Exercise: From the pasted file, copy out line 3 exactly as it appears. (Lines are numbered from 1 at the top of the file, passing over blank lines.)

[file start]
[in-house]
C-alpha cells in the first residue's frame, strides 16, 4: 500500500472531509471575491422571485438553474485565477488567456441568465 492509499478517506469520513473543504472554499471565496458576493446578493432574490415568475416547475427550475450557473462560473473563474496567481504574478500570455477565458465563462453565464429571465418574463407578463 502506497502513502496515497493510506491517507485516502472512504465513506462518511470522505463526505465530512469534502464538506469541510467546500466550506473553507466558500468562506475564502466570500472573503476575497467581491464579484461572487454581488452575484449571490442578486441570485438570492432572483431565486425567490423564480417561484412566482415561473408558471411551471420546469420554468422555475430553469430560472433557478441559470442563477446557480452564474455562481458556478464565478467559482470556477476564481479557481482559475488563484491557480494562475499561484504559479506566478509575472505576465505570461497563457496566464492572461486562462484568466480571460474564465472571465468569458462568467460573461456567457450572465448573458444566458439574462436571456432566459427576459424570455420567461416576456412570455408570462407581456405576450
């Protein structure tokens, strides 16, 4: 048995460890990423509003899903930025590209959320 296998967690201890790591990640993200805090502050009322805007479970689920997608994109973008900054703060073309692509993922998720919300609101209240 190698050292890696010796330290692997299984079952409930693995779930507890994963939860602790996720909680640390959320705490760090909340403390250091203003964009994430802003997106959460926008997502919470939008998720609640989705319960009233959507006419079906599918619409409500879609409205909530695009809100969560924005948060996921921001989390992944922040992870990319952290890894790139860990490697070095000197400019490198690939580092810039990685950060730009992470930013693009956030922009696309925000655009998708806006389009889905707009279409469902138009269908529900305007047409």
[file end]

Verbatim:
């Protein structure tokens, strides 16, 4: 048995460890990423509003899903930025590209959320 296998967690201890790591990640993200805090502050009322805007479970689920997608994109973008900054703060073309692509993922998720919300609101209240 190698050292890696010796330290692997299984079952409930693995779930507890994963939860602790996720909680640390959320705490760090909340403390250091203003964009994430802003997106959460926008997502919470939008998720609640989705319960009233959507006419079906599918619409409500879609409205909530695009809100969560924005948060996921921001989390992944922040992870990319952290890894790139860990490697070095000197400019490198690939580092810039990685950060730009992470930013693009956030922009696309925000655009998708806006389009889905707009279409469902138009269908529900305007047409």